Abstract: We present a wide-field H-alpha imaging survey of the rich cluster CL0939+4713 (Abell 851) at z=0.41 with Suprime-Cam on the Subaru Telescope, using the narrow-band filter NB921. The survey is sensitive to active galaxies with star formation rates down to ~0.3Msun/yr throughout the 27'x27' field, and we identified 445 H-alpha emitters along the large-scale structures around the cluster. Using this sample, we find that (1) the fraction of H-alpha emitters is a strong function of environment and shows a clear decline toward the cluster central region. We also find that (2) the color of H-alpha emitters is clearly dependent on environment. The majority of the H-alpha emitters have blue colors with B-I<2, but we find H-alpha emitters with red colors as well. Such red emitters are very rare in the cluster center or its immediate surrounding regions, while they are most frequently found in groups located far away from the cluster center. These groups coincide with the environment where a sharp transition in galaxy color distribution is seen. This may suggest that dusty star formation activity tends to be involved in galaxy truncation processes that are effective in groups, and it is probably related to the "pre-processing" that generates present-day cluster S0 galaxies. Finally, we confirm that (3) the mass-normalized integrated star formation rate in clusters (i.e. the total star formation rate within 0.5xR200 from the cluster center divided by the cluster dynamical mass) rapidly increases with look-back time following approximately ~(1+z)^6, and it is also correlated with the cluster mass.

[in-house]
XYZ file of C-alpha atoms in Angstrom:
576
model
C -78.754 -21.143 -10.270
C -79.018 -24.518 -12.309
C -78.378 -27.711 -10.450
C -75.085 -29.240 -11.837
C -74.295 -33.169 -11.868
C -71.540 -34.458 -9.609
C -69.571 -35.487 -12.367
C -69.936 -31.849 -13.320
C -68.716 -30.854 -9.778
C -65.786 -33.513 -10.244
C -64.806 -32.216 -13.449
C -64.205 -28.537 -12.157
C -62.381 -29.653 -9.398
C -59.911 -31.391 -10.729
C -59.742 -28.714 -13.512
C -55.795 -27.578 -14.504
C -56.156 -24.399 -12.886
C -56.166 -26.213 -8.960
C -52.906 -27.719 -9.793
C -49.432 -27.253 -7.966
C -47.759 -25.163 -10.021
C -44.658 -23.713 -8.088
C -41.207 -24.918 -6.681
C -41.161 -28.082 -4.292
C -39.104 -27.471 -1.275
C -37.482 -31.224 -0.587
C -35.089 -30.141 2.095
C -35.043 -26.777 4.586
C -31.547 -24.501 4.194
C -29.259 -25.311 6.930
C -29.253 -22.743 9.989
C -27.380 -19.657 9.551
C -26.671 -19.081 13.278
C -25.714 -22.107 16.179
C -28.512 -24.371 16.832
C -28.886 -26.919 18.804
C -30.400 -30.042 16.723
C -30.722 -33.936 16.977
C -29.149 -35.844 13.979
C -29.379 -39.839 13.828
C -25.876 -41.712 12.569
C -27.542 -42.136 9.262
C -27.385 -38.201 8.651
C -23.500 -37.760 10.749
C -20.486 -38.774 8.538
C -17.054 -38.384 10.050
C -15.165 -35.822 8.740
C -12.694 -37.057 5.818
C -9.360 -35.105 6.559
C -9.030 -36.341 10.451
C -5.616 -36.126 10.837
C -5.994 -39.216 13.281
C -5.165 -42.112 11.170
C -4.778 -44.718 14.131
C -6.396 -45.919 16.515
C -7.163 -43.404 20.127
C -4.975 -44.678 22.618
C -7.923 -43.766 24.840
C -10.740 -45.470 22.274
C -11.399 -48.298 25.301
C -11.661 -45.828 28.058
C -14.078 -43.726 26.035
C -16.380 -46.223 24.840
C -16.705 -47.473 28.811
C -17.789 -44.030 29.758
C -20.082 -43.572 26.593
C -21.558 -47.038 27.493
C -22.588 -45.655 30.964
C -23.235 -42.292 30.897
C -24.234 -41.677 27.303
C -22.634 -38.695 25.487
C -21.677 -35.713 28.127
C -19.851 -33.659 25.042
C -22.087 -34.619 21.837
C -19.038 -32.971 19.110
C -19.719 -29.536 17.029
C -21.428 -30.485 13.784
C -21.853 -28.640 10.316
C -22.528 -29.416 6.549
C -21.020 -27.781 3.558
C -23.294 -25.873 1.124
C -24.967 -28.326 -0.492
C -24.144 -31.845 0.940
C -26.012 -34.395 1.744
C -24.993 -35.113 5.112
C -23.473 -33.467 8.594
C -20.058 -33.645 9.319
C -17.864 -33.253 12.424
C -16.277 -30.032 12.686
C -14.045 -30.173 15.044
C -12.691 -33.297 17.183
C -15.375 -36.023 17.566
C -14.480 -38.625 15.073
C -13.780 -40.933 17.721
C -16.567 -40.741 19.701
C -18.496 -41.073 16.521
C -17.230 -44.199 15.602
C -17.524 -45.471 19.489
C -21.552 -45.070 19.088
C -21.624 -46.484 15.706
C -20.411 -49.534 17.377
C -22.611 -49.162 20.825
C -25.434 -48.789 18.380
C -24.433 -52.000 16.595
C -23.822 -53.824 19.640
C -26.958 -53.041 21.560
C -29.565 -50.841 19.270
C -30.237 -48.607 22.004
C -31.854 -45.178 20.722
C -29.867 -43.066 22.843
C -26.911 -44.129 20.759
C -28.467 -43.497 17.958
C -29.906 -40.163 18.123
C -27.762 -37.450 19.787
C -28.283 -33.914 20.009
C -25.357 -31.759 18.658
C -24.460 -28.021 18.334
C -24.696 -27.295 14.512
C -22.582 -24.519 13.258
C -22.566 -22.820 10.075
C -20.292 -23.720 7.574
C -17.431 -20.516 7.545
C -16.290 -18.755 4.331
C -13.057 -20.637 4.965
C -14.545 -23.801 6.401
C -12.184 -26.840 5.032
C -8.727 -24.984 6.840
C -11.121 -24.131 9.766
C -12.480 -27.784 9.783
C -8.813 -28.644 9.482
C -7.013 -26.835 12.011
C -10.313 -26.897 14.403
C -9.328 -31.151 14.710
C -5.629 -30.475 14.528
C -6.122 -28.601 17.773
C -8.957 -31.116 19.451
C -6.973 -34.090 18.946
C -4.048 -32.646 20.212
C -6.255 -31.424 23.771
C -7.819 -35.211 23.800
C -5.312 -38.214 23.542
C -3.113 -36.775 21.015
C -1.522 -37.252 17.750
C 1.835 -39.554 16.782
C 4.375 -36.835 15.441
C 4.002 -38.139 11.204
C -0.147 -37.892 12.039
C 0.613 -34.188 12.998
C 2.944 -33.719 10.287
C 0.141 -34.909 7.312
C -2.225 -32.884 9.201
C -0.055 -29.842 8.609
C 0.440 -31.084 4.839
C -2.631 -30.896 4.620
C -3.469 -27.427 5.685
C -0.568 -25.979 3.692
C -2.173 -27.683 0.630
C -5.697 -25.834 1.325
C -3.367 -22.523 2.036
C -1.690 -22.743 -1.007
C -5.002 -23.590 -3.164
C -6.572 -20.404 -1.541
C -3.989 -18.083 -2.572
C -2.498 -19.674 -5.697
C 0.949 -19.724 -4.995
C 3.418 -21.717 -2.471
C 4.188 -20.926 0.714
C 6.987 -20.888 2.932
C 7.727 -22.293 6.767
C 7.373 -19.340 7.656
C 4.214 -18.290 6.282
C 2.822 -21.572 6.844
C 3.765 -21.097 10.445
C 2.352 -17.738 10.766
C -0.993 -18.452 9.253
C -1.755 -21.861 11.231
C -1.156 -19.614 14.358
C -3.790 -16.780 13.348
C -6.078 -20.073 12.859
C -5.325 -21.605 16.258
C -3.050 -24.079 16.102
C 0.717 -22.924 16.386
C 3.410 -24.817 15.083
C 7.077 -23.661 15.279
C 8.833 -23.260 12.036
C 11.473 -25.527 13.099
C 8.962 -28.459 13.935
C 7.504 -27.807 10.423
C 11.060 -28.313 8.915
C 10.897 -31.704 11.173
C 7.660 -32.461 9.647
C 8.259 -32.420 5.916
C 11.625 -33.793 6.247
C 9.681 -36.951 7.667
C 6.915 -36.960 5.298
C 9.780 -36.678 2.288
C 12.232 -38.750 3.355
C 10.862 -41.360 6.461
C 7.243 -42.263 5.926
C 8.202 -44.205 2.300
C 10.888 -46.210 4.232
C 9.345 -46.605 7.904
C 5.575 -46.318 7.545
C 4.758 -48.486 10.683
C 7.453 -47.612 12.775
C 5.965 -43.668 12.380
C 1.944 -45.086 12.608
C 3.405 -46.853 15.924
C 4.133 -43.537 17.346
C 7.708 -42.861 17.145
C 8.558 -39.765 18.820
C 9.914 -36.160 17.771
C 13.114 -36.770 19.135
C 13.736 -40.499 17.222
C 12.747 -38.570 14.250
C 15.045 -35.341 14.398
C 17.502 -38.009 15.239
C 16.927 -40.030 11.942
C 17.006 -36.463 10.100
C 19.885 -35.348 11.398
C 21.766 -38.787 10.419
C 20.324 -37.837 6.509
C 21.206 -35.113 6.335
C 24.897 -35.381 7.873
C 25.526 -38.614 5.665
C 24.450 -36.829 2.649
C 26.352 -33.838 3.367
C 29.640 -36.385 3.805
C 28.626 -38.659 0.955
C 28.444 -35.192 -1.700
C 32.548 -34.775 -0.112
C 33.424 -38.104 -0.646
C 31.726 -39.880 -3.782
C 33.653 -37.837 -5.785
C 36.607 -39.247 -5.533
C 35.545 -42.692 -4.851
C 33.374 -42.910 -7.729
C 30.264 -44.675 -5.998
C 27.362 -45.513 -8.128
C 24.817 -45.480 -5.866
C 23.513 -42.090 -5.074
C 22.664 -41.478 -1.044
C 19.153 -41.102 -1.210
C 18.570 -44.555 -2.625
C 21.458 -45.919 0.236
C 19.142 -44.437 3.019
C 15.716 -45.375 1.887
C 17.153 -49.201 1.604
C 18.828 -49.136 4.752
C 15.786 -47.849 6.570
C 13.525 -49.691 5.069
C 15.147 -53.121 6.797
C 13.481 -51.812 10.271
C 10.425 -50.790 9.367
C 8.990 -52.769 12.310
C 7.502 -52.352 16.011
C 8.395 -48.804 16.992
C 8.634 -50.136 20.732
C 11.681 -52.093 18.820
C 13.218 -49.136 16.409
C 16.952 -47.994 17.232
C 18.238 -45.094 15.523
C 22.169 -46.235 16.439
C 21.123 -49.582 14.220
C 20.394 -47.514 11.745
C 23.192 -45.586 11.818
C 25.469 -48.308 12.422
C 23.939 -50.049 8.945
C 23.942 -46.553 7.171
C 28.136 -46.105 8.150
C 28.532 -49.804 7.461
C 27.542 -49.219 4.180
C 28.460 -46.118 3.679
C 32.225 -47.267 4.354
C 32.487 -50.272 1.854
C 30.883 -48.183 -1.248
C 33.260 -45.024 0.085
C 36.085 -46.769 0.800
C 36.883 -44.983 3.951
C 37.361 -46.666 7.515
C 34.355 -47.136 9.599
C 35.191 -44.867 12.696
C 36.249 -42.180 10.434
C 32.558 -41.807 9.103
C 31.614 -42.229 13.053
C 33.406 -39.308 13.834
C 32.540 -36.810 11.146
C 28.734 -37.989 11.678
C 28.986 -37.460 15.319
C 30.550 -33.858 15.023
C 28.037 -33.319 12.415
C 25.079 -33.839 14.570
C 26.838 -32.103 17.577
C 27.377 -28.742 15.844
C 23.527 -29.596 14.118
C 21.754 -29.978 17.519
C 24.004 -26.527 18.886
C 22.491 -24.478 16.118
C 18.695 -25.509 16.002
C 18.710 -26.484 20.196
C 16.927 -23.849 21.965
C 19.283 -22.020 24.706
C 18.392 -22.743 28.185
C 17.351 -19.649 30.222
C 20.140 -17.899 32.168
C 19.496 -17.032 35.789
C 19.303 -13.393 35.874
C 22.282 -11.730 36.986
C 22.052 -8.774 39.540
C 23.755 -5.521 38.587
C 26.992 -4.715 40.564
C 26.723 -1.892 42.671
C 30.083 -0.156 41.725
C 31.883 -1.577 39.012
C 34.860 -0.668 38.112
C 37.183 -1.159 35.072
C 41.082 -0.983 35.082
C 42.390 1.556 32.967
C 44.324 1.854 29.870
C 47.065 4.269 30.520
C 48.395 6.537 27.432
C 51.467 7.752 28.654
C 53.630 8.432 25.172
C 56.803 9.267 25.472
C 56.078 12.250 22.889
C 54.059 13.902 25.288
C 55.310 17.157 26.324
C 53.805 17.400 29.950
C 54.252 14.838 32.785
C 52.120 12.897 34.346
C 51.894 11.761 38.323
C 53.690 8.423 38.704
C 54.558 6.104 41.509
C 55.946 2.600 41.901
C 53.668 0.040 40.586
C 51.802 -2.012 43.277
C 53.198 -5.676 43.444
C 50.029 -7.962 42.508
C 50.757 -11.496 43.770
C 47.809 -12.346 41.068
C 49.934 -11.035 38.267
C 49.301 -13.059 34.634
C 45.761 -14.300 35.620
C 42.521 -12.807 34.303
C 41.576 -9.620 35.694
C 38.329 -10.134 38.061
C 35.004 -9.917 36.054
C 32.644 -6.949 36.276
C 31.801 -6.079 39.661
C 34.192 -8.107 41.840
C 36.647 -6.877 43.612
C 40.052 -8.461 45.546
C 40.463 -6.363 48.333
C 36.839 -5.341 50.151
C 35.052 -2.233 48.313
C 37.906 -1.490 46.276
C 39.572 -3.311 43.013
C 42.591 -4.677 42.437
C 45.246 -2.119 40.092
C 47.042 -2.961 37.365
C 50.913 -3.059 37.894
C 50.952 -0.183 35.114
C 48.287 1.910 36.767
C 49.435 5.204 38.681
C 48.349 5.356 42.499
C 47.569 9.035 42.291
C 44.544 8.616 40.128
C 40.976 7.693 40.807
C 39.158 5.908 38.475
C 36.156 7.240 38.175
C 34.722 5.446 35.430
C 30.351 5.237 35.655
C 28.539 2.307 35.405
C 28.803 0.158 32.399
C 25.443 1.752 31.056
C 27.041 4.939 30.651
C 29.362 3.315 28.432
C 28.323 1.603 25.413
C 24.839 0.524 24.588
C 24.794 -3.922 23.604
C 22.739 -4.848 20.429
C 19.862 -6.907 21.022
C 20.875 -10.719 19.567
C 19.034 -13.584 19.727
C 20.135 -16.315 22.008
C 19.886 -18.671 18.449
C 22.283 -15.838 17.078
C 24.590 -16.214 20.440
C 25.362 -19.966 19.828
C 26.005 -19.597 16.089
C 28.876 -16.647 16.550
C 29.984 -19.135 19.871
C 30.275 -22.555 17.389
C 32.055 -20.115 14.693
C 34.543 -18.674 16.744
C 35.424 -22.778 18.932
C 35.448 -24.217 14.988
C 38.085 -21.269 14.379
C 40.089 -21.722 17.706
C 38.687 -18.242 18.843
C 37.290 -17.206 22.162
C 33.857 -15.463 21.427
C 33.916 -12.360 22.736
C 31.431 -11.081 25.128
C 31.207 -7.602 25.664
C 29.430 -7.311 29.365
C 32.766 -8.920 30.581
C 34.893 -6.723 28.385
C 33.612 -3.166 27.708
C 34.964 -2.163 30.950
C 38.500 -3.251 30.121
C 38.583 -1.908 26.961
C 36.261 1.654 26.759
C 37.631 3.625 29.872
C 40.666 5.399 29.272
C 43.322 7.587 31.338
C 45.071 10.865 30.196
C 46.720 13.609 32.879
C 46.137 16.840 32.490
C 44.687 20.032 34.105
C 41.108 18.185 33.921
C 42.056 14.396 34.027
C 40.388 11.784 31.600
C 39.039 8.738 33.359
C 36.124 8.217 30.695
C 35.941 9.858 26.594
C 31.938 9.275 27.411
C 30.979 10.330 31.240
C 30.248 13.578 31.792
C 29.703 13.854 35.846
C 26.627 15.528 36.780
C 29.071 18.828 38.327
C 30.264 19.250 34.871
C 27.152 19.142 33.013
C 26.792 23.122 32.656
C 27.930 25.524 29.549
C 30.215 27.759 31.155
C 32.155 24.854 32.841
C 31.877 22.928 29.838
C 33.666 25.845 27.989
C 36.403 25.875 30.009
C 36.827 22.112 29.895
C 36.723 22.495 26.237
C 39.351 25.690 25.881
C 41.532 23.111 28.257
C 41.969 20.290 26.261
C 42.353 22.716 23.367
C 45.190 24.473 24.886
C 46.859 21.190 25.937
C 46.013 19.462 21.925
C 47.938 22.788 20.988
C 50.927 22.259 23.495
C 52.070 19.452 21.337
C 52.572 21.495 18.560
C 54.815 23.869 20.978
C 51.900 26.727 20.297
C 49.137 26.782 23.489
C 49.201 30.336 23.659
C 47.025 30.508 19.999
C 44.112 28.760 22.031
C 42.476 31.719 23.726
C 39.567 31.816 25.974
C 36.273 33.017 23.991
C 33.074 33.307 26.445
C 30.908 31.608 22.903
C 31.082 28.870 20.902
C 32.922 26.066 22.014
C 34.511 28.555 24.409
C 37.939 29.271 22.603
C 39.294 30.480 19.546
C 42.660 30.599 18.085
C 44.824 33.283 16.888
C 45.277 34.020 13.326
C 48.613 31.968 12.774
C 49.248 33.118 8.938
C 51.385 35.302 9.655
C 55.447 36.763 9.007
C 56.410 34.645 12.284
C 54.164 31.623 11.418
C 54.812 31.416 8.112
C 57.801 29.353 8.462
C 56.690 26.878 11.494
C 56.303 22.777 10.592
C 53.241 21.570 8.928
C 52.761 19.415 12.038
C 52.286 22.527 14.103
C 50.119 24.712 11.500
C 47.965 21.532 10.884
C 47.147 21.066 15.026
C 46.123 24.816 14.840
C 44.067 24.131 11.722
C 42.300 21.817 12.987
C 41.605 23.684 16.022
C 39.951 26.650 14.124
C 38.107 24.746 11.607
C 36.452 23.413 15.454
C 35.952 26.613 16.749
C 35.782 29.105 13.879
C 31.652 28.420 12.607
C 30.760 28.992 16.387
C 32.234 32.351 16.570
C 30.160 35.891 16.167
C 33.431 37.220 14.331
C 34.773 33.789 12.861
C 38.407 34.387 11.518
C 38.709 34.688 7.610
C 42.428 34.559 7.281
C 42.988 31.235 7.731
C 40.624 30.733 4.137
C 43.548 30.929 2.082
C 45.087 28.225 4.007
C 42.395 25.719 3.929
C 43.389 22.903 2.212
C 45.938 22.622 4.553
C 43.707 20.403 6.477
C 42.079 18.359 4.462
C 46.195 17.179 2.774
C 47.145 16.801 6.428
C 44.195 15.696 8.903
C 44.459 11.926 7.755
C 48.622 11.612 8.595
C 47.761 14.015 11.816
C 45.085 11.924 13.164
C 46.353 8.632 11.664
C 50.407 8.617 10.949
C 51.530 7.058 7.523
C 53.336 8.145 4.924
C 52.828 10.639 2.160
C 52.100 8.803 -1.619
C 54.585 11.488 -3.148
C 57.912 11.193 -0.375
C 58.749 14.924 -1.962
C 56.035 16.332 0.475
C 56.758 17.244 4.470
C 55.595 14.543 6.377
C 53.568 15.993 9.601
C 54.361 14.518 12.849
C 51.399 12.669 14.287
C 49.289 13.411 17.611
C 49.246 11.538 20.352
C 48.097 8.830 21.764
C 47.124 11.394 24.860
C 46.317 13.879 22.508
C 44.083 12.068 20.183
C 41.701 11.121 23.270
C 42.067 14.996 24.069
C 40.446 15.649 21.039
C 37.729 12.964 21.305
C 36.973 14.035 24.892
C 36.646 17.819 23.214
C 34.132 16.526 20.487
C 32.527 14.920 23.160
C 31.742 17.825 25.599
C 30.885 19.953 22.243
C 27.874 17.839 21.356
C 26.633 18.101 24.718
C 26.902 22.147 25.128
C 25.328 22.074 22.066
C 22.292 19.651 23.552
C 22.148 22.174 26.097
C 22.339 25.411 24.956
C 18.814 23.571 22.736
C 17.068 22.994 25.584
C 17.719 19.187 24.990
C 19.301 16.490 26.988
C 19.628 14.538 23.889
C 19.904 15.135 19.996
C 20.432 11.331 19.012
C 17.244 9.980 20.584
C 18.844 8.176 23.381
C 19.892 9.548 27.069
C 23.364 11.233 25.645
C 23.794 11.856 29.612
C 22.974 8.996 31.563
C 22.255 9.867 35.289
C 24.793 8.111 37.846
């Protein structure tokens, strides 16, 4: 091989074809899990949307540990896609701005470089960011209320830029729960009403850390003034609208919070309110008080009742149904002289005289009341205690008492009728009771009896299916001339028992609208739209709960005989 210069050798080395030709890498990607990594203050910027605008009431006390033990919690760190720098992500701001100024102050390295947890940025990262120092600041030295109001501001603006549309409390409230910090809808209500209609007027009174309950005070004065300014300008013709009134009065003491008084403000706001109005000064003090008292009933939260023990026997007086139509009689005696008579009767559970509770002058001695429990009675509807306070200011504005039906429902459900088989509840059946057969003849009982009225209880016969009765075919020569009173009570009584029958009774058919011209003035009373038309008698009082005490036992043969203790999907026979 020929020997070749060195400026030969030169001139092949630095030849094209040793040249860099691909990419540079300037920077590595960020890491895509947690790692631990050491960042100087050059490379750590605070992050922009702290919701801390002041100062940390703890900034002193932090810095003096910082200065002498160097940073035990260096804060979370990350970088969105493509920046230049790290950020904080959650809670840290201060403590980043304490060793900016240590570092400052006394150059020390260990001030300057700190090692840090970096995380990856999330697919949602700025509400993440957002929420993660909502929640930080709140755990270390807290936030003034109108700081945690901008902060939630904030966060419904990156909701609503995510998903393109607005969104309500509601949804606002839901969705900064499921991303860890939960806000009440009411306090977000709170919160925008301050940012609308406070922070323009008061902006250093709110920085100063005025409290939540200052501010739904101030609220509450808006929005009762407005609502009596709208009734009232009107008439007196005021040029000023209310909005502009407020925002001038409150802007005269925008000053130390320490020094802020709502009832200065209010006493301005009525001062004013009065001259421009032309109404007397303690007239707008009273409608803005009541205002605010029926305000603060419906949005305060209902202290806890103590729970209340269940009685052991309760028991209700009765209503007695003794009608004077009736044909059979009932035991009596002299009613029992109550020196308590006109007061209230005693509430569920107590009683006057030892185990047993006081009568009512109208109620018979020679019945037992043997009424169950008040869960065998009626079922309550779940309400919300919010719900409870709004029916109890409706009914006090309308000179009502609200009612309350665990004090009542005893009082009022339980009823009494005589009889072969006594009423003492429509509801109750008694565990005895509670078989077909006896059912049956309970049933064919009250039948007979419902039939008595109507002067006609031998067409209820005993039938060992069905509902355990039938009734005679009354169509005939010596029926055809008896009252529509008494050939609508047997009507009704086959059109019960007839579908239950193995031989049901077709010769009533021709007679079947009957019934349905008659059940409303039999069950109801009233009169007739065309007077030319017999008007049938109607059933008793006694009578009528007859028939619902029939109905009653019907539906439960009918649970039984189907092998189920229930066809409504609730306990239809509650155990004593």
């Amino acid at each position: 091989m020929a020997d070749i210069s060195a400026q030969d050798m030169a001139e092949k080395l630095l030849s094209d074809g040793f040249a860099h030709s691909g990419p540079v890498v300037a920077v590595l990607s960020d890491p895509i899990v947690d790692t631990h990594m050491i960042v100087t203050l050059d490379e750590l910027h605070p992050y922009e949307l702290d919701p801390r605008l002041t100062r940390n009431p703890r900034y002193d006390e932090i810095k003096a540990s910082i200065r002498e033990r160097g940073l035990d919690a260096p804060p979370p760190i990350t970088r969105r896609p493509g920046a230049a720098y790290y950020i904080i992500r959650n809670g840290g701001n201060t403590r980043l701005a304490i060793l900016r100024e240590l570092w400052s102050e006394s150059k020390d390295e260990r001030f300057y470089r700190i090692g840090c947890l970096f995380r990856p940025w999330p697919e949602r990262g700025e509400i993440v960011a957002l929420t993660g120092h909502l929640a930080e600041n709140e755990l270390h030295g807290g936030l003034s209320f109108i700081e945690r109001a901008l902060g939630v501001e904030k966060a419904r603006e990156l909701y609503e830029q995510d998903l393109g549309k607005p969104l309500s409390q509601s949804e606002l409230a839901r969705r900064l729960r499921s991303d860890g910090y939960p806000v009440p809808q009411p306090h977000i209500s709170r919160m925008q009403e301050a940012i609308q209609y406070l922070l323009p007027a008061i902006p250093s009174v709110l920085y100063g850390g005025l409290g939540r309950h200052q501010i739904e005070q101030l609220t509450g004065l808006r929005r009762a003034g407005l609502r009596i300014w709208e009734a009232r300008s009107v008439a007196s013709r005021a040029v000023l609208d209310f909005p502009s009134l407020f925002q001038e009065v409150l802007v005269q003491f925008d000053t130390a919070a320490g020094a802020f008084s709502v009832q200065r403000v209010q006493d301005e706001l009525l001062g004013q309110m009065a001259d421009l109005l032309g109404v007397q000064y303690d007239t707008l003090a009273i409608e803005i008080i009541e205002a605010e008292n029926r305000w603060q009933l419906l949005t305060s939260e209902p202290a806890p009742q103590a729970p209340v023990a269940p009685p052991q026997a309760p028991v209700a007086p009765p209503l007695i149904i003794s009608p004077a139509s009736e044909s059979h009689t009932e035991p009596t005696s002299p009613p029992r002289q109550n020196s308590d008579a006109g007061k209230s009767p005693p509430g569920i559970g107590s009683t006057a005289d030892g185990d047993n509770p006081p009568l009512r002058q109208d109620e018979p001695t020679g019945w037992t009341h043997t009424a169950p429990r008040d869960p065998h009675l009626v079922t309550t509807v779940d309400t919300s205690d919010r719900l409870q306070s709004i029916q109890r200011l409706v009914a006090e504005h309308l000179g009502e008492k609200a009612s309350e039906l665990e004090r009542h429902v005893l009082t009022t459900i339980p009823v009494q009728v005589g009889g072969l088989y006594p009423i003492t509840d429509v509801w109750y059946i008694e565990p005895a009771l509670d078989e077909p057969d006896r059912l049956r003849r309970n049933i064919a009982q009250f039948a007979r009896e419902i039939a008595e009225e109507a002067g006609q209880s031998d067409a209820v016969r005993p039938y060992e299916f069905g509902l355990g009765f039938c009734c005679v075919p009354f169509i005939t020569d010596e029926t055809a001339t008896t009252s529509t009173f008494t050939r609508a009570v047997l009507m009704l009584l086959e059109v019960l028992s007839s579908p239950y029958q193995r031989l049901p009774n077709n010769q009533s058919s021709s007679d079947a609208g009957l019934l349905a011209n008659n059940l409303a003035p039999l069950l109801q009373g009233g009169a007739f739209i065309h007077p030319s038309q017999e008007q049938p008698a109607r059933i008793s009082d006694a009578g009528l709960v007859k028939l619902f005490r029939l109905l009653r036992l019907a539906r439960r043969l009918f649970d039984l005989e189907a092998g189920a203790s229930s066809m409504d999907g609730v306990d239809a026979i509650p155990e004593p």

Proper motions with Subaru II. A sample in the Subaru/XMM-Newton Deep Survey field
Michael W. Richmond,Tomoki Morokuma,Mamoru Doi,Yutaka Komiyama,Naoki Yasuda,Sadanori Okamura
Physics , 2009, DOI: 10.1093/pasj/62.1.91